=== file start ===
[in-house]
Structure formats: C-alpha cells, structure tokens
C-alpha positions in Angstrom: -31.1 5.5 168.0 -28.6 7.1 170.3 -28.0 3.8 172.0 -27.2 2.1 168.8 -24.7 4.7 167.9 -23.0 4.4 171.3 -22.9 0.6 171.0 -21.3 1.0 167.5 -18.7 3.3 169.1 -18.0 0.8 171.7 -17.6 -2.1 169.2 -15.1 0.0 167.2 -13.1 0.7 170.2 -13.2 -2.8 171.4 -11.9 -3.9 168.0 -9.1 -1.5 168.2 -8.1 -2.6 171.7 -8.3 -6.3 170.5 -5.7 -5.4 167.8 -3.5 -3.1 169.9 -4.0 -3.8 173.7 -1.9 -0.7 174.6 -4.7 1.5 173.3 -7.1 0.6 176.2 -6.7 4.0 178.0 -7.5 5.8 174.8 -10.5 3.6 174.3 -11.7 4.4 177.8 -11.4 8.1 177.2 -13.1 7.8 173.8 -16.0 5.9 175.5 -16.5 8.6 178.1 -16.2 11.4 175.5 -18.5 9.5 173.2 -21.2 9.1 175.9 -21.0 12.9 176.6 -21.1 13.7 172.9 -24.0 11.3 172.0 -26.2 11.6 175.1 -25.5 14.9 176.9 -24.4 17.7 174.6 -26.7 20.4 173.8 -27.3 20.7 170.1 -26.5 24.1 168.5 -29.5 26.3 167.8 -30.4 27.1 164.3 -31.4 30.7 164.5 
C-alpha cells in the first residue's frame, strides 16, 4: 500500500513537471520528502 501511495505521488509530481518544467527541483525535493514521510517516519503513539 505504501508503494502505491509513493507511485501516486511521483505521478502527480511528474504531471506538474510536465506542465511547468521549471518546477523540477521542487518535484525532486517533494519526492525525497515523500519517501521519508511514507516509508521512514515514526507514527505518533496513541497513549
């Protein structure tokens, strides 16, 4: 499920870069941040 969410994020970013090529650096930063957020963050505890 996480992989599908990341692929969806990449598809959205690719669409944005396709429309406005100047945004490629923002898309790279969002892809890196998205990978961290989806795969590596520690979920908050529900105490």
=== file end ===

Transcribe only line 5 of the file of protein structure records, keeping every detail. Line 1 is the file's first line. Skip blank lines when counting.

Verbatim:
């Protein structure tokens, strides 16, 4: 499920870069941040 969410994020970013090529650096930063957020963050505890 996480992989599908990341692929969806990449598809959205690719669409944005396709429309406005100047945004490629923002898309790279969002892809890196998205990978961290989806795969590596520690979920908050529900105490």